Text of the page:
Are There Really Health Benefits to Drinking Coffee?

There is such a thing as too much of a good thing, but in moderate amounts, your daily cup could offer health benefits.

two people in a coffee shop hold out their mugs of coffee

Updated on March 22, 2023.

It seems like there are few foods that get as much attention in the popular press as coffee. And it stands to reason: As America’s most popular drink (according to some surveys), a lot of research has been applied to it. But reading all the headlines—which are often contradictory—can give you a feeling of whiplash.

Is coffee really a longevity-boosting tonic or one laced with dangerous chemicals? 

To help make sense of things, here’s a look at some of the research into the health benefits—and possible detriments—of coffee.

Health benefits of coffee...

In recent years, much of the news on coffee has been positive. One analysis published in 2021 in Circulation found that across three different studies, drinking more coffee was associated with a lower risk of heart failure. In people who did not have heart disease, light to moderate coffee consumption (up to 3 cups per day) was associated with a lower risk of stroke and fatal heart disease, according to research presented at the European Society of Cardiology in 2021.

Another study published in 2020 in The New England Journal of Medicine reported that drinking two to five cups per day (of about 8 ounces each) was associated with overall reduced mortality.

Why the potential life-prolonging effect? Researchers aren’t positive, but there may be several contributing factors.

Certain compounds in coffee may help tame levels of inflammation and reduce insulin resistance that can contribute to the development of chronic disease. Some evidence suggests that drinking coffee regularly can help your body manage blood sugar levels, lowering your risk for diabetes. Other evidence shows that coffee can improve your liver health.

...and potential detriments

That said, higher amounts of coffee may not be a good idea, as doses of caffeine exceeding 400 milligrams (about the amount in four or five 8-ounce cups of coffee) may be associated with jitteriness, anxiety, insomnia, and increased heart rate.

What about the notion that drinking coffee can actually be life-threating? That dates back to 1991, when the World Health Organization listed coffee as a carcinogen, or a substance that can cause cancer in high amounts. This advisory was reversed in 2016, however, and more current evidence does not show a link between coffee and an increased risk of cancer.

When to be careful with coffee

Note that pregnant people are advised to limit caffeine to 200 milligrams a day (about the amount in two stiff cups of coffee) or less, because higher amounts of caffeine are linked to low birth weight or pregnancy loss.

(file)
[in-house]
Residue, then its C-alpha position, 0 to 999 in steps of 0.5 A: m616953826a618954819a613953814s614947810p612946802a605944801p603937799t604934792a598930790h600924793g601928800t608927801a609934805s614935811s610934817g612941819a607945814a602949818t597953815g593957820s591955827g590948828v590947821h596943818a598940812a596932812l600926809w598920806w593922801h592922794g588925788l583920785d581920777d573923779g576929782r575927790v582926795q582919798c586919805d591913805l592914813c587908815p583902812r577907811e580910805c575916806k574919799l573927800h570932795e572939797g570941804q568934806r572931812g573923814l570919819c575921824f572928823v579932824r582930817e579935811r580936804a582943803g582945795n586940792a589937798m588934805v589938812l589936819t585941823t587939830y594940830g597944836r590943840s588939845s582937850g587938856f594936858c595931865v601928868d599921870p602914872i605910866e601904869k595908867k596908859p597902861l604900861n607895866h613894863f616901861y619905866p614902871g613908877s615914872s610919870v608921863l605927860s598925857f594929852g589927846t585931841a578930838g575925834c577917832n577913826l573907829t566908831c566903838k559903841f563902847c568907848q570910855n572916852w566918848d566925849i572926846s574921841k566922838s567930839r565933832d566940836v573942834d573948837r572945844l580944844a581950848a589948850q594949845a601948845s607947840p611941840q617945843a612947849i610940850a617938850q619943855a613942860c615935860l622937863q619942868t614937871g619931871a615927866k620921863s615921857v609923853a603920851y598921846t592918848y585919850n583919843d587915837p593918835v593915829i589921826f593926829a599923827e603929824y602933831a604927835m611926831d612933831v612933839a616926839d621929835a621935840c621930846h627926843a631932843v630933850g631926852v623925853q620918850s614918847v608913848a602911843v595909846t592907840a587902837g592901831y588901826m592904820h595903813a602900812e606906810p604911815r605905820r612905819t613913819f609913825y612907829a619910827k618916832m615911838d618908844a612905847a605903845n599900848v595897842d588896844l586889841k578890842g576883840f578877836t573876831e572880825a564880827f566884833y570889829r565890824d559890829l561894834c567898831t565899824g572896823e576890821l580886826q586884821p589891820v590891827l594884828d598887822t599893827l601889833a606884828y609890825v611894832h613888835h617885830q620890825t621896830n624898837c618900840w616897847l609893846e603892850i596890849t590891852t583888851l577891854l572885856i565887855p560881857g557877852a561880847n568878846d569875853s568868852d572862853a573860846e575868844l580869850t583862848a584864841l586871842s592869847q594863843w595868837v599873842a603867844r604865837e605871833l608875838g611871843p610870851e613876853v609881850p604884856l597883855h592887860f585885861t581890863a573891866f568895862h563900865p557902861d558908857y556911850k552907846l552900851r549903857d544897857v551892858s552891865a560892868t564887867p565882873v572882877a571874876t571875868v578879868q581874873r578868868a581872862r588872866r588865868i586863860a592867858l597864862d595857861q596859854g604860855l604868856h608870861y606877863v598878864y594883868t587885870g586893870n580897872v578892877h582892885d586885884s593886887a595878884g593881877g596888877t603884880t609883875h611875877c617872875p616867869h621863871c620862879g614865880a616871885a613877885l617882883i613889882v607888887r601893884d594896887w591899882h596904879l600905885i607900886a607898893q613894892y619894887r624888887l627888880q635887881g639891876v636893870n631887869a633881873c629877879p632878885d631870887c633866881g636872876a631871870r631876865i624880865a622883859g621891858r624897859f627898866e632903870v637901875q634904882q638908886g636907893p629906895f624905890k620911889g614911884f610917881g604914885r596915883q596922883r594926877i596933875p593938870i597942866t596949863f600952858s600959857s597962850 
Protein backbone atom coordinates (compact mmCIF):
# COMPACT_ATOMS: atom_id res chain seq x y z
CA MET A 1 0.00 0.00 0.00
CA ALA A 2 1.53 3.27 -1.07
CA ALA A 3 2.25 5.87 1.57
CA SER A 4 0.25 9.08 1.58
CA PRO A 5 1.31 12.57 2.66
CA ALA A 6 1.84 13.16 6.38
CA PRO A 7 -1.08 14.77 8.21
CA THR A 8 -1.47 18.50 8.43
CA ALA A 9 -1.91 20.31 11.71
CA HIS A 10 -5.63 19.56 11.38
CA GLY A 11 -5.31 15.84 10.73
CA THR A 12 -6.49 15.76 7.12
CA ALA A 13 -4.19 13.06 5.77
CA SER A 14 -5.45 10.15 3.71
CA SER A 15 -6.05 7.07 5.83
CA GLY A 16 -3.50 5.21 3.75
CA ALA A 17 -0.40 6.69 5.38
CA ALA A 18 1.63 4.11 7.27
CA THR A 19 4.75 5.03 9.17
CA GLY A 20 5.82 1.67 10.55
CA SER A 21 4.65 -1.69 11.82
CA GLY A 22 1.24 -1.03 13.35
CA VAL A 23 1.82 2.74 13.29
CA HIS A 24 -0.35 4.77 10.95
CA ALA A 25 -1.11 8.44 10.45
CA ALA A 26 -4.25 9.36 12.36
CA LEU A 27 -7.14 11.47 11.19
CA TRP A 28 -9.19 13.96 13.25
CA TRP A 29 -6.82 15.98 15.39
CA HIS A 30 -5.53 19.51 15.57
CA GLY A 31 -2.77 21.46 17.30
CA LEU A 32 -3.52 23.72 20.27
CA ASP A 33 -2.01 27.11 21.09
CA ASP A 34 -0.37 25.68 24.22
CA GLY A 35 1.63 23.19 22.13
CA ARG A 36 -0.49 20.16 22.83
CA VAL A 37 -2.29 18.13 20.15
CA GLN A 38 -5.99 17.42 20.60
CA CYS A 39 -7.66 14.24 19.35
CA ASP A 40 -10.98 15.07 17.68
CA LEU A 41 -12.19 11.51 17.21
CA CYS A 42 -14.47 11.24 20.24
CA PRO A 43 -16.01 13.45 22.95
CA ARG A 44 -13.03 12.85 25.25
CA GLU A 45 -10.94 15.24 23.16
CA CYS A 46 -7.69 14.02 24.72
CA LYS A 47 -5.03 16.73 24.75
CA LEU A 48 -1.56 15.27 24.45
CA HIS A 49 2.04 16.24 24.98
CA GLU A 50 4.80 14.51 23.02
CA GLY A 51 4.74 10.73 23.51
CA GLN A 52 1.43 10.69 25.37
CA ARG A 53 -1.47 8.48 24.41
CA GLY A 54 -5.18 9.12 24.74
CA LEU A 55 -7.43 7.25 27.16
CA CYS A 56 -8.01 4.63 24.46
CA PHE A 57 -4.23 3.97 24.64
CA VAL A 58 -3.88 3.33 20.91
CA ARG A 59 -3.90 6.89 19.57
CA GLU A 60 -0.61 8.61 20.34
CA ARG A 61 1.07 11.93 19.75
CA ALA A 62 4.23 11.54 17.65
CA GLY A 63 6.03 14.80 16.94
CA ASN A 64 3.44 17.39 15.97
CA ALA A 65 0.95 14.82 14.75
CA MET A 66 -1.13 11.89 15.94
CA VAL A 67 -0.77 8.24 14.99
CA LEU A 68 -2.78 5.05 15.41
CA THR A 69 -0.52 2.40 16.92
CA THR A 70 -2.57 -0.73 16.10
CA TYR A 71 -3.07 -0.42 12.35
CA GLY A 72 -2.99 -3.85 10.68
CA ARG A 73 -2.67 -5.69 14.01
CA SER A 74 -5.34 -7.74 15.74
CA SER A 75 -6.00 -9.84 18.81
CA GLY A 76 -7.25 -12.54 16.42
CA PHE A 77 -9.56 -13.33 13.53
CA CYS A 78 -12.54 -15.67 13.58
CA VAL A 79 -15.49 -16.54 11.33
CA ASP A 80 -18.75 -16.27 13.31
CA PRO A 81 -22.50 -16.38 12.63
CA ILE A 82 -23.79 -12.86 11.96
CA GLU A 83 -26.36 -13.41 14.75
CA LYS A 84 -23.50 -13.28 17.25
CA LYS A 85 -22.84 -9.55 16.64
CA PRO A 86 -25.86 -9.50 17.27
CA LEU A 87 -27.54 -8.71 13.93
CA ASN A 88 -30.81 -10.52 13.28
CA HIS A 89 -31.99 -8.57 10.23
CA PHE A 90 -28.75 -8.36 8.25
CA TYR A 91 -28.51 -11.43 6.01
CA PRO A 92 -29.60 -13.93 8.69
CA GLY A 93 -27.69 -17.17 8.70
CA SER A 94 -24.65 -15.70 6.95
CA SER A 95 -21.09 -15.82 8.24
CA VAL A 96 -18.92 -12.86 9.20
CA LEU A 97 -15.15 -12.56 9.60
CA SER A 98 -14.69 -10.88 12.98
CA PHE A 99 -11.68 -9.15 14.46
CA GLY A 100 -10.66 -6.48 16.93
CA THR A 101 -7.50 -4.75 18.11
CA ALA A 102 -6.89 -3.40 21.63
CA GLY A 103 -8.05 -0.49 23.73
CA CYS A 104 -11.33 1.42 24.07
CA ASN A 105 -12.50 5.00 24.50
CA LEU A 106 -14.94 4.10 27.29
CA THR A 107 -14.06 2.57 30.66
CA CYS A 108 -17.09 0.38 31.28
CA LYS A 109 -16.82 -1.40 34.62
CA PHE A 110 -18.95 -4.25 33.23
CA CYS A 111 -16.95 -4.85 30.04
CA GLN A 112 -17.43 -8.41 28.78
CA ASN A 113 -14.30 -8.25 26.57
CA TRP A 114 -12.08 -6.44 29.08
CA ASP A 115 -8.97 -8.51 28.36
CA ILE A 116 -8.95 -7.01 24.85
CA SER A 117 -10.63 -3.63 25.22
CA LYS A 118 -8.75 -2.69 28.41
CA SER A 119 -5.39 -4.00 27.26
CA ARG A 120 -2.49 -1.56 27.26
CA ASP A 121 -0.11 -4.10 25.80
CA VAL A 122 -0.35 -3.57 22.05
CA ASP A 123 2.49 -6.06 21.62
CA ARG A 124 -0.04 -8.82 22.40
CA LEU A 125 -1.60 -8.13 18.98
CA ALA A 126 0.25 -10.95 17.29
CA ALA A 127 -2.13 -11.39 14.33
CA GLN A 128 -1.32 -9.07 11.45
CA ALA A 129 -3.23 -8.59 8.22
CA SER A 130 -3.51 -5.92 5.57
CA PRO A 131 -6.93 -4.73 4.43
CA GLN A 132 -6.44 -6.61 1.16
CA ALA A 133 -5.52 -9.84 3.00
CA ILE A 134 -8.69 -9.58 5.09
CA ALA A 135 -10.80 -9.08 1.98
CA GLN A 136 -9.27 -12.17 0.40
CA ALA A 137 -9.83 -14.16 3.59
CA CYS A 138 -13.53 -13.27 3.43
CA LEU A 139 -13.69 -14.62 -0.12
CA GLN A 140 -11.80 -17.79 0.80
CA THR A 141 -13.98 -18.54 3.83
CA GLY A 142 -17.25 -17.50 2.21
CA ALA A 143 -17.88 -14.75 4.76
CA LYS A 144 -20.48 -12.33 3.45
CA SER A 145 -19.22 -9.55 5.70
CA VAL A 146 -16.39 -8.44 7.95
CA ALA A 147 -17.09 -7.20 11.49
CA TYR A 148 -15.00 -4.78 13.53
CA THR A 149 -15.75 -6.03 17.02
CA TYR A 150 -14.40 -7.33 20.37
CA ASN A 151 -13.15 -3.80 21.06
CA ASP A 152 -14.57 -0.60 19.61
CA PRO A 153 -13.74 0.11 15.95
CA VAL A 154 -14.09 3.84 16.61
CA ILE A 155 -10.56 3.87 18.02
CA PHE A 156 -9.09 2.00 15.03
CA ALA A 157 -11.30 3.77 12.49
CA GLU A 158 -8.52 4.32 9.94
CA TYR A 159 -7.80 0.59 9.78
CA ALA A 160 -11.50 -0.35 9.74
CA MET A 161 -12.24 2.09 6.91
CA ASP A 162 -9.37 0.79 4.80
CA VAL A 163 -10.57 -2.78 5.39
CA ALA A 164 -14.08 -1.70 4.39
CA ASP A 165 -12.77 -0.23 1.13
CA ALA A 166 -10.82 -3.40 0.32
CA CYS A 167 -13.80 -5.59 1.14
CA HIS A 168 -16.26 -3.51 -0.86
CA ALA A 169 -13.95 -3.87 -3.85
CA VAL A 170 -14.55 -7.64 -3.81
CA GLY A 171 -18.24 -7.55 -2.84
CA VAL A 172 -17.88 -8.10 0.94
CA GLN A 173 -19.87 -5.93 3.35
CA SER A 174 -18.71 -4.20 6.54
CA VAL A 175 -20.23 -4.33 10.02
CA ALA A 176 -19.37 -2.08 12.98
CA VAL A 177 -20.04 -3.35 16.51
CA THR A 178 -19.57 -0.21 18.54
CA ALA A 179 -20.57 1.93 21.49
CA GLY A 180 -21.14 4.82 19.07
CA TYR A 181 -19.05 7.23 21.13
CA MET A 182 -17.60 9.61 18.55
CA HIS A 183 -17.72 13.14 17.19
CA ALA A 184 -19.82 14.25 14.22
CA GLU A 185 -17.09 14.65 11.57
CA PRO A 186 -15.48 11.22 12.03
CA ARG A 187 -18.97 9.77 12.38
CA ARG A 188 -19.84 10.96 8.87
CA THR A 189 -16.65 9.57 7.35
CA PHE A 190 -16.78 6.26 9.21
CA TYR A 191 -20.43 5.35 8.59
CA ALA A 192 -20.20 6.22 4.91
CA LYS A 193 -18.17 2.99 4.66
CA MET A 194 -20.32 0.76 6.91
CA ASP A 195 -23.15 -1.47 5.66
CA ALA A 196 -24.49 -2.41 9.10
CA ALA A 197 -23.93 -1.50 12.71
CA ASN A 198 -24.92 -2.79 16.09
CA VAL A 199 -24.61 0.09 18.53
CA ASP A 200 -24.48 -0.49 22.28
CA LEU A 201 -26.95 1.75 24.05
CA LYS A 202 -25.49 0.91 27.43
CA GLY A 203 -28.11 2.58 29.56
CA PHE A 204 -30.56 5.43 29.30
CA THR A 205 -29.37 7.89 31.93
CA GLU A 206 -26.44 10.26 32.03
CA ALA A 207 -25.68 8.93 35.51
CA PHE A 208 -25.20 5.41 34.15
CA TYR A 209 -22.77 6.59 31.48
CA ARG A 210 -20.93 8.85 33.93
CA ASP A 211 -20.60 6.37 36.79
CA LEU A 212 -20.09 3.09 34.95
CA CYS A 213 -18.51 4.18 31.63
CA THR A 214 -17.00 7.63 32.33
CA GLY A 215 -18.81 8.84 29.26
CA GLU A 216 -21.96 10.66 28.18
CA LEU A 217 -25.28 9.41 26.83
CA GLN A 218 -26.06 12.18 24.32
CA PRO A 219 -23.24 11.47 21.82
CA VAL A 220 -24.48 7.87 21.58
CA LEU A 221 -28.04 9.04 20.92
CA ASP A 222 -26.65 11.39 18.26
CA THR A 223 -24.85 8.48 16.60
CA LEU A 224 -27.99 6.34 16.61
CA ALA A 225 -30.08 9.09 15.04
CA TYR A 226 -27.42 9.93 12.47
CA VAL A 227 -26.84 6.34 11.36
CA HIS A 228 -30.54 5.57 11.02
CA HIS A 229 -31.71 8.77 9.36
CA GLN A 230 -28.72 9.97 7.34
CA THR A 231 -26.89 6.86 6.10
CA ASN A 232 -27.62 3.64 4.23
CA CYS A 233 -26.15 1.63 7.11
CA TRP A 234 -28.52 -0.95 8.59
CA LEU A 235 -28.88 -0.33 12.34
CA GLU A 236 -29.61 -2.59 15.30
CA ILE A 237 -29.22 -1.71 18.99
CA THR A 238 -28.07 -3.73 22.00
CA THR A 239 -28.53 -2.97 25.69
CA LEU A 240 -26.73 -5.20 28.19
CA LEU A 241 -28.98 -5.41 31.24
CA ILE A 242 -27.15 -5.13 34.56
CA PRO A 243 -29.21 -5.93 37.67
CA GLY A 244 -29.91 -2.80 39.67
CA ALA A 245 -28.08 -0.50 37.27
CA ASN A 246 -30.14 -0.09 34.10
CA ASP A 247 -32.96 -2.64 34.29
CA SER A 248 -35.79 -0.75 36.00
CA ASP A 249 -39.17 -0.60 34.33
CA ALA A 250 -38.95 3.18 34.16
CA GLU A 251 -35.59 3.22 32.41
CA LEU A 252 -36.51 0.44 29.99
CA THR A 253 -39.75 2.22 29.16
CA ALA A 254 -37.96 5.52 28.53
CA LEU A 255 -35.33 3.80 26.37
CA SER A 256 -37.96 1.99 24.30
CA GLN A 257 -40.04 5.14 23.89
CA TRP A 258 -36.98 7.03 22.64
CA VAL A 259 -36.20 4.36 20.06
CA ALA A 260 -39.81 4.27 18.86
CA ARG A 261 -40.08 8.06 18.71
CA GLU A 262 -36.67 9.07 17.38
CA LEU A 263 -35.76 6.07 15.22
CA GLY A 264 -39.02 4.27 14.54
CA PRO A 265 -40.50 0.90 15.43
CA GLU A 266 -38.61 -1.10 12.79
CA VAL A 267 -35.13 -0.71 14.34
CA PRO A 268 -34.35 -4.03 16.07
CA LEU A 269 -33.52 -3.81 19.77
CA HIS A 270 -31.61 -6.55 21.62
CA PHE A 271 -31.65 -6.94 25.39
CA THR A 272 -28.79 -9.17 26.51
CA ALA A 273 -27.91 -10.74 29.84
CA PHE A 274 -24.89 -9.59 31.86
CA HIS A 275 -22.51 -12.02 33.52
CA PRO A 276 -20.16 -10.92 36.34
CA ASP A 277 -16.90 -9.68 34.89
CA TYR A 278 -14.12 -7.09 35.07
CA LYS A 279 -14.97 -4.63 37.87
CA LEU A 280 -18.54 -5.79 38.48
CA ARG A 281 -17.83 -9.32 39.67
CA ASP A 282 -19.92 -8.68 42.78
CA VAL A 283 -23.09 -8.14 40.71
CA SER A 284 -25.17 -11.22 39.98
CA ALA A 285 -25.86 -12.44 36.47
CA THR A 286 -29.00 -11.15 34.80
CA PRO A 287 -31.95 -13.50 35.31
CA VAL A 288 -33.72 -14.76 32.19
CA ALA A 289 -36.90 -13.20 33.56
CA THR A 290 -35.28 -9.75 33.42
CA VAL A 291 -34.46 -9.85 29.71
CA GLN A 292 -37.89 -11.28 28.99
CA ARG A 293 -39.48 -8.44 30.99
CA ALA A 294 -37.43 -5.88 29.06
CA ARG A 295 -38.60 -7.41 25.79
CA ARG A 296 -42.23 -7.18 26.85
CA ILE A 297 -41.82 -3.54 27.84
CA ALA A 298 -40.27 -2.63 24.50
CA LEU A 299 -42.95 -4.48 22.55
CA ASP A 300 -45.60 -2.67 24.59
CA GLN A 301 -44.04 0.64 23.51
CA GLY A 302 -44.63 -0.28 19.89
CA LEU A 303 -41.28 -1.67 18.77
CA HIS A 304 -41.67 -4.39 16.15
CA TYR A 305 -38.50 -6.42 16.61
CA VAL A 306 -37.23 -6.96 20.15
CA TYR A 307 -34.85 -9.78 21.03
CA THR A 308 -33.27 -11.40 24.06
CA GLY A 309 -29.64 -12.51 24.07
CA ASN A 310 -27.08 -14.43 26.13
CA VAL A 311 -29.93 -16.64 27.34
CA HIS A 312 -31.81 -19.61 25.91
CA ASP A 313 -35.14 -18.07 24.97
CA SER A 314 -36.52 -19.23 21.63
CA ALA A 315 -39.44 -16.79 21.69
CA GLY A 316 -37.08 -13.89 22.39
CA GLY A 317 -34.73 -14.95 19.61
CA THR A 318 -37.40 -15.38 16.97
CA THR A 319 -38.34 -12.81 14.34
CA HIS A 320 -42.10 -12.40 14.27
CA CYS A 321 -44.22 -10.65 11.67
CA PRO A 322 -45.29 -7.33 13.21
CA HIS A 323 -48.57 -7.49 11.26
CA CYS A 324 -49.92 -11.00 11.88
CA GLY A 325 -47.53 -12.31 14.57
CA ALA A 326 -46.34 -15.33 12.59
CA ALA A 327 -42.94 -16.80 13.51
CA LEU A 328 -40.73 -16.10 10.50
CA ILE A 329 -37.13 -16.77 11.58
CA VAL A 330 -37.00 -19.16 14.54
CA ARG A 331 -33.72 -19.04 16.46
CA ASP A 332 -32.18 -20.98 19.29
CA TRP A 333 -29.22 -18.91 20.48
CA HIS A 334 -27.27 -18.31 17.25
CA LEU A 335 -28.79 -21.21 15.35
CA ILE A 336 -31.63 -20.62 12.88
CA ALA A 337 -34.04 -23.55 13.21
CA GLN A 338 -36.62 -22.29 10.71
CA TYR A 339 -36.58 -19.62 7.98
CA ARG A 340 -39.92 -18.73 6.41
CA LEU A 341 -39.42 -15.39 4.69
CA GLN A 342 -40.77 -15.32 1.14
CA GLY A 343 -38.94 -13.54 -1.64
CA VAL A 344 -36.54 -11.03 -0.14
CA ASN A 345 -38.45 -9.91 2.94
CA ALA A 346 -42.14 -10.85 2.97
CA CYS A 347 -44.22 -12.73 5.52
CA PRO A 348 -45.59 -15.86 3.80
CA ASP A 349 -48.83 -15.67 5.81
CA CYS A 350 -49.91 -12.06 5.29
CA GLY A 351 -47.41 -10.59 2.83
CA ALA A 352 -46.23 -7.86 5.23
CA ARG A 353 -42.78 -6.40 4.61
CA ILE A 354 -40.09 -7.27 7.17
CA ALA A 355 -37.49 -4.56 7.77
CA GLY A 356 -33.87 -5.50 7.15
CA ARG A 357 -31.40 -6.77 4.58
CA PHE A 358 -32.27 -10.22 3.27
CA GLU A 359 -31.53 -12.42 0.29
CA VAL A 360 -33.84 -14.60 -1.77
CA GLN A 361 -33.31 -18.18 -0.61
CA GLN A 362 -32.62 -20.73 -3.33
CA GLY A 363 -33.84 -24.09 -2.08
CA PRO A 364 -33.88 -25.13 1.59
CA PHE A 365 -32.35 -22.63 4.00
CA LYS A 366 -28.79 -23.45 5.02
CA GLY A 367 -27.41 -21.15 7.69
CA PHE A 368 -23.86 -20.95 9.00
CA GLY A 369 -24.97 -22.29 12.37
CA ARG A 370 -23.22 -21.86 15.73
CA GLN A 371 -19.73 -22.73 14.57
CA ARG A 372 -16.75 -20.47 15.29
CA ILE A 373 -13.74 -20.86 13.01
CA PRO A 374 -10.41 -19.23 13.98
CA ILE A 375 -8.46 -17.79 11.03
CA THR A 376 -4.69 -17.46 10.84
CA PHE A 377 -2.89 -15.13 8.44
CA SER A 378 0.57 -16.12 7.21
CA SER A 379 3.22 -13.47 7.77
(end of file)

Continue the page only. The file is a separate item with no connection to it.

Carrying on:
It also pays to watch out for so-called associated habits. Studies show that people who drink more coffee are also more likely to smoke, eat too much red meat, and not exercise. In people who had these habits as well, even the healthy amounts of coffee they drank were unable to correct for their unhealthy lifestyle.

What's the takeaway message?

If you drink coffee, enjoy your daily cup (or cups), but you may want to think twice if you’re reaching for that fifth or sixth mug of the day. And pay attention to what else you’re reaching for with your cuppa joe (like cigarettes or a greasy cheeseburger). As nice as the potential health benefits of coffee sound, they won’t make up for other bad health habits.

Article sources open article sources

Eat This, Not That! This Is the Most Popular Beverage in America, Data Says. Last Updated: April 12, 2021.
Katharina Buchholz. Coffee Is America's Favorite Drink. Statista Global Consumer Survey. Oct 1, 2021.
Stevens, Laura M., Linstead, Erik, Hall, Jennifer L. et al. Association Between Coffee Intake and Incident Heart Failure Risk. Circulation: Heart Failure. 2021;14:e006799.
van Dam, Rob M., Hu, Frank B., and Willett, Walter C. Coffee, Caffeine, and Health. N Engl J Med 2020; 383:369-378.
Johns Hopkins Medicine. 9 Reasons Why (the Right Amount of) Coffee Is Good for You. Accessed Feb. 11, 2022.
European Society of Cardiology. Light-to-moderate coffee drinking associated with health benefits. ScienceDaily. August 30, 2021.
Harvard T.H. Chan School of Public Health. Coffee. Accessed Feb. 11, 2022.
U.S. Food and Drug Administration. Spilling the Beans: How Much Caffeine is Too Much? Content current as of: December 12, 2018.

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